U.S. Supreme Court sides against Big Tobacco in Florida litigation
The U.S. Supreme Court denied a tobacco industry appeal Monday in Florida litigation that stretches back almost two decades.
With billions of dollars potentially at stake, hundreds of Florida smokers and their families can still press forward with lawsuits over cancer, emphysema and other maladies.
According to one Wall Street analyst, Florida litigation is one of Big Tobacco's two largest areas of legal exposure.
At issue is whether Floridians can pursue individual lawsuits based on jury findings from a class-action suit that was thrown out years ago. The class-action jury had found that the tobacco industry conspired to withhold evidence that their product was dangerous.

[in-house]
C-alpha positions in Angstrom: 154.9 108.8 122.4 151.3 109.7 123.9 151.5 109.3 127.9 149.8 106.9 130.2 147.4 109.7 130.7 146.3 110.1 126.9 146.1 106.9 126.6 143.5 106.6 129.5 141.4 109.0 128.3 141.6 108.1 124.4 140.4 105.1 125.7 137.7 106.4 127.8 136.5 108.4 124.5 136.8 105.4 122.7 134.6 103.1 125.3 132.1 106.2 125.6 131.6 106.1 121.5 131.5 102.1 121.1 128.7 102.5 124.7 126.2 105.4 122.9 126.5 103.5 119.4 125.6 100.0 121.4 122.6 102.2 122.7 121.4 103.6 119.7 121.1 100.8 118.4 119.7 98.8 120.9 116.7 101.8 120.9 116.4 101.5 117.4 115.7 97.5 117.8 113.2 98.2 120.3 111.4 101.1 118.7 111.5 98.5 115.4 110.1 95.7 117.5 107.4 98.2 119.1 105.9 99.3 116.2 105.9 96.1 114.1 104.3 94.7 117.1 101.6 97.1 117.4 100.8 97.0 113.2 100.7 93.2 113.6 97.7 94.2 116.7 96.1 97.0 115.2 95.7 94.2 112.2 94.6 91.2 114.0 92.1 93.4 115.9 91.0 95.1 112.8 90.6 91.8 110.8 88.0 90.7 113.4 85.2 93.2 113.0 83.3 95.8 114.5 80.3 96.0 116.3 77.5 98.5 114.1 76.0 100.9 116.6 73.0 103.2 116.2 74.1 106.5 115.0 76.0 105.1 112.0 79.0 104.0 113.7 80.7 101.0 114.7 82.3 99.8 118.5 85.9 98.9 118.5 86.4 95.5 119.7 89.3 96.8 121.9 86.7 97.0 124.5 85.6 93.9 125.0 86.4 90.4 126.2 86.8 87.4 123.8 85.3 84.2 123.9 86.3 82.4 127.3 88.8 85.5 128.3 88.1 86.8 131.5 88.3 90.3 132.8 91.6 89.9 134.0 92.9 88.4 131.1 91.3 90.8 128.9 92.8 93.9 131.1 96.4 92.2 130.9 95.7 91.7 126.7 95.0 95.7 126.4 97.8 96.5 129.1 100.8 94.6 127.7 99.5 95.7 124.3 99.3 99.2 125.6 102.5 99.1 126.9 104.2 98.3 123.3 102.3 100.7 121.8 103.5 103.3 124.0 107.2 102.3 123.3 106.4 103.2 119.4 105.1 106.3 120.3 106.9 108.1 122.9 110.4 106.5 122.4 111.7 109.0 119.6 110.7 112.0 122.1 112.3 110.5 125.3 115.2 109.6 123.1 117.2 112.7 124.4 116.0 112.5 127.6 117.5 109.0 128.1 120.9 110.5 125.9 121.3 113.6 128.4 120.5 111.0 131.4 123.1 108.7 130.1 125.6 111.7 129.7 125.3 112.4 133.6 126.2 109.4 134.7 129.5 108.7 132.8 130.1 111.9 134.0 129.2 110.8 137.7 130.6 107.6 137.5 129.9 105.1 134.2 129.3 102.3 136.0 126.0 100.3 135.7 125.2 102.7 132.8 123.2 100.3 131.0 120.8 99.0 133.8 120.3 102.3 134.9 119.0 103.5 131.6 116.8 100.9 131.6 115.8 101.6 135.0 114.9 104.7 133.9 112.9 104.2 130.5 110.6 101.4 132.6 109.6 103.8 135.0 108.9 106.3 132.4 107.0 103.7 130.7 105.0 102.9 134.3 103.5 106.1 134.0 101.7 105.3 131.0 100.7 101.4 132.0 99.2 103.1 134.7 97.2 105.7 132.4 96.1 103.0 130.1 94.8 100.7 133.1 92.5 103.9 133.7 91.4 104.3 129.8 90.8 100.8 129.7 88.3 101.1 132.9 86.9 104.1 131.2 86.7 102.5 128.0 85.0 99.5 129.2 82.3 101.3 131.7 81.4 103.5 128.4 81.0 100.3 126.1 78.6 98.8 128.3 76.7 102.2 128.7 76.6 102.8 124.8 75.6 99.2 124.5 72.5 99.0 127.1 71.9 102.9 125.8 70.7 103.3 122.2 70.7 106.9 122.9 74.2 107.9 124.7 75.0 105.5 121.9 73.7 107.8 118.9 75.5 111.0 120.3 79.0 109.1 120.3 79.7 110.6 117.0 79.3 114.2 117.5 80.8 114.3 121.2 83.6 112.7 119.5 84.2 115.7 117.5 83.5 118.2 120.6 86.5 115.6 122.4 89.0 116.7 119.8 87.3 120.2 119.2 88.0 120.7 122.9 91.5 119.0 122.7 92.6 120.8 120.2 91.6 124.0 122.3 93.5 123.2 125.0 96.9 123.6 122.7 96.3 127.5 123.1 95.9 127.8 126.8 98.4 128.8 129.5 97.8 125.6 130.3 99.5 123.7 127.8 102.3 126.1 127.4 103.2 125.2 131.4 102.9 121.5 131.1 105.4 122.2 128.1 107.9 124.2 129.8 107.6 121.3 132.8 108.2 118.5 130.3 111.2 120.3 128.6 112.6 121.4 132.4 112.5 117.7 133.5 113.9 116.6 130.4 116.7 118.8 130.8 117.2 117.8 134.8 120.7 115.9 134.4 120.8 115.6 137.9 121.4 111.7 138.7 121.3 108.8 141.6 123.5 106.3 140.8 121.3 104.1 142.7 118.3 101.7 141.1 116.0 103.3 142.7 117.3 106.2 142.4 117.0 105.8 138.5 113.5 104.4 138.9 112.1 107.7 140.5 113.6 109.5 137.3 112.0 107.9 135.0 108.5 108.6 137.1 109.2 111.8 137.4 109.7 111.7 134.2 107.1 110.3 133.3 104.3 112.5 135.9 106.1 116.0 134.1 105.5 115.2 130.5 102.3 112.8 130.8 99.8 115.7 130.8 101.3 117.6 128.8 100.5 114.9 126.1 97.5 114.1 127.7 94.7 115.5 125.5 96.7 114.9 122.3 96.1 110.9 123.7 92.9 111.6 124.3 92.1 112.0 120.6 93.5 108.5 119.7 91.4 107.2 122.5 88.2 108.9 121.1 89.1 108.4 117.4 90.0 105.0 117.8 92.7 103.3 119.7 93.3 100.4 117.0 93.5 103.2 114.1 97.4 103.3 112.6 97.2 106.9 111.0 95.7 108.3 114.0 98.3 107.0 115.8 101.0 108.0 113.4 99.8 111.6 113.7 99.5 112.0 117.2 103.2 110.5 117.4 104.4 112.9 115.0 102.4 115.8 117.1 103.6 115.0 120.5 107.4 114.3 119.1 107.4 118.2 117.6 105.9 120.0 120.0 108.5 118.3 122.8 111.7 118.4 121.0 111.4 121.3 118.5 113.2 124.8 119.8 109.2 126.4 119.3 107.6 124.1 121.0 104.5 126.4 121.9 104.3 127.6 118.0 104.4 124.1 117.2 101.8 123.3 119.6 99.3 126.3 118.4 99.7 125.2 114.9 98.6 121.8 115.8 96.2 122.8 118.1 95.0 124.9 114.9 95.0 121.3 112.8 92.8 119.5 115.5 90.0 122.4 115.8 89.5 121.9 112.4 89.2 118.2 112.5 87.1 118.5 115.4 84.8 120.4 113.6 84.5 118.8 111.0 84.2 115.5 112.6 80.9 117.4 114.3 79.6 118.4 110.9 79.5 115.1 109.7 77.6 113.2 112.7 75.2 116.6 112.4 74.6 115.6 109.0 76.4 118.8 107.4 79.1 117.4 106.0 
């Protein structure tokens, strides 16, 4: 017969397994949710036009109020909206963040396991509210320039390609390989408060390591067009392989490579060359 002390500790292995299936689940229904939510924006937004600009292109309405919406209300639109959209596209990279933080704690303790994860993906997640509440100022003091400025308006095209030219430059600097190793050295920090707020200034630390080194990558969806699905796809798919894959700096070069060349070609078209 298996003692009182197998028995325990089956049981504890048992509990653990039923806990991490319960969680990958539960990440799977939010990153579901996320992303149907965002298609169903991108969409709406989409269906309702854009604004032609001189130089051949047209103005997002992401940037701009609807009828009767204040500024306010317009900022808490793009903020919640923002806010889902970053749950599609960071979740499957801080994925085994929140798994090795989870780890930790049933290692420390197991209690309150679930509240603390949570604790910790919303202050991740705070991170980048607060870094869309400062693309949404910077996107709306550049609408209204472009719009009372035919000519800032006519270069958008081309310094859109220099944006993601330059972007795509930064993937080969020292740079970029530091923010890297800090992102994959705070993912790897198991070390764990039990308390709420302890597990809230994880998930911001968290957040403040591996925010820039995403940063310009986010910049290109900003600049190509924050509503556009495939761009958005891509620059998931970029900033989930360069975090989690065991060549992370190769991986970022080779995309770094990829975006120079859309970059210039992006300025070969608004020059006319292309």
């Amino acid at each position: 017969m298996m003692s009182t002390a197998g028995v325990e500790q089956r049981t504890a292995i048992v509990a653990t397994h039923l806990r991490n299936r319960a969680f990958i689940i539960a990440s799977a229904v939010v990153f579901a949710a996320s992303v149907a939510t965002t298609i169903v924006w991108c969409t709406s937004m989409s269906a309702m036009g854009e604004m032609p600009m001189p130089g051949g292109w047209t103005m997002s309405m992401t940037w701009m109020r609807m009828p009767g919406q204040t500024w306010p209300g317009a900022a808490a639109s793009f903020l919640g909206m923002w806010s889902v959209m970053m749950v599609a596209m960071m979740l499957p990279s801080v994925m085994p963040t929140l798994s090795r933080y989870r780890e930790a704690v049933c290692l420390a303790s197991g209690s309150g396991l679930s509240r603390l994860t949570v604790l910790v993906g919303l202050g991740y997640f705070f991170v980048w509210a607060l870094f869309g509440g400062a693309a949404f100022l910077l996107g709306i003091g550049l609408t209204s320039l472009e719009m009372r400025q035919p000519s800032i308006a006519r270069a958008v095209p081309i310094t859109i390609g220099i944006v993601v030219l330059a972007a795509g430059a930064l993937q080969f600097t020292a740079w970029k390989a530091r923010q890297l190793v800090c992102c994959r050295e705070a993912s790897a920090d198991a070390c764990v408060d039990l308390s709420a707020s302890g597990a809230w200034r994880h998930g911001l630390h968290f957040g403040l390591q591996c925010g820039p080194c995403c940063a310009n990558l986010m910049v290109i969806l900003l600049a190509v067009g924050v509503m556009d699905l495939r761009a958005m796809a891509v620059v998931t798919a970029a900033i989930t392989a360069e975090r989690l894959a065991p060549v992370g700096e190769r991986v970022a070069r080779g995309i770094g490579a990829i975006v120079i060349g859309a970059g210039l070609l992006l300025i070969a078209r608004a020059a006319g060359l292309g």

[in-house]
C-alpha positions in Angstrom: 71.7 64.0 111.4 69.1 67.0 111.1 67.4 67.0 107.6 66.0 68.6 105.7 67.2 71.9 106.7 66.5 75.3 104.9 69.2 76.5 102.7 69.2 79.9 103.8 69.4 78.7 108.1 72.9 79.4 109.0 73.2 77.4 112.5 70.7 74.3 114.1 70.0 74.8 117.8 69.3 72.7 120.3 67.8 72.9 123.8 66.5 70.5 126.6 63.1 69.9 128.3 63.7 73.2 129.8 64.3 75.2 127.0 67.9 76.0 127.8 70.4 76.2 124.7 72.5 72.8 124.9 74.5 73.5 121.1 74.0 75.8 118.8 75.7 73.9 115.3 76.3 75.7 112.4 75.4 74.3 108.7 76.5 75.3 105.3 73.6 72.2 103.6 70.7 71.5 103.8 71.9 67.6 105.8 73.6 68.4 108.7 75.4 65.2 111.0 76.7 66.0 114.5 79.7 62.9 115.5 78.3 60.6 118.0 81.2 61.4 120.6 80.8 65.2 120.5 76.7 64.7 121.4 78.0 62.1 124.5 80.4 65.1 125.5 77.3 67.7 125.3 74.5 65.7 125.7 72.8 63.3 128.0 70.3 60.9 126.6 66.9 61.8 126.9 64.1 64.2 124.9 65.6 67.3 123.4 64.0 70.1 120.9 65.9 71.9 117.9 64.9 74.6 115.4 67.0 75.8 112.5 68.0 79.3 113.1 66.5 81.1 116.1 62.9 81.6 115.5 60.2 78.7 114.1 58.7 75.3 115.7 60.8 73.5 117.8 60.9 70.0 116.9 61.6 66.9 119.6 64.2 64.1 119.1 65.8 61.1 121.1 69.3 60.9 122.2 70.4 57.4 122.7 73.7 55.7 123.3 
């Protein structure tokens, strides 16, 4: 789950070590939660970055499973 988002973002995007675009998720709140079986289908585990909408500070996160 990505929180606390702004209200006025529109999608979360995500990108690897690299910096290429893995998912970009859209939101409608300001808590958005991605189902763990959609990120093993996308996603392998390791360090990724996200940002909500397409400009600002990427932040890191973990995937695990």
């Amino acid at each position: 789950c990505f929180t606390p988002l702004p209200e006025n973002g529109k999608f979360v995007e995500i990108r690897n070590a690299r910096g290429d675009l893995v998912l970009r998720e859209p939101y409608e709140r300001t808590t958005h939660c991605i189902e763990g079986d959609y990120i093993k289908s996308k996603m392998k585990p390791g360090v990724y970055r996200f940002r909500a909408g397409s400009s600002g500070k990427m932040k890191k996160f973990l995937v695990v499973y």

The Florida Supreme Court has ruled several times that people who were part of the class-action case could still use that conspiracy finding when pursuing suits as individuals. The industry appealed the latest cases, totaling about $70 million, citing violation of due process. By rejecting that appeal Monday, the U.S. Supreme Court let the Florida law stand.
So far, 110 cases have already been tried, with about $500 million in outstanding verdicts, according to a Morgan Stanley analysis in May.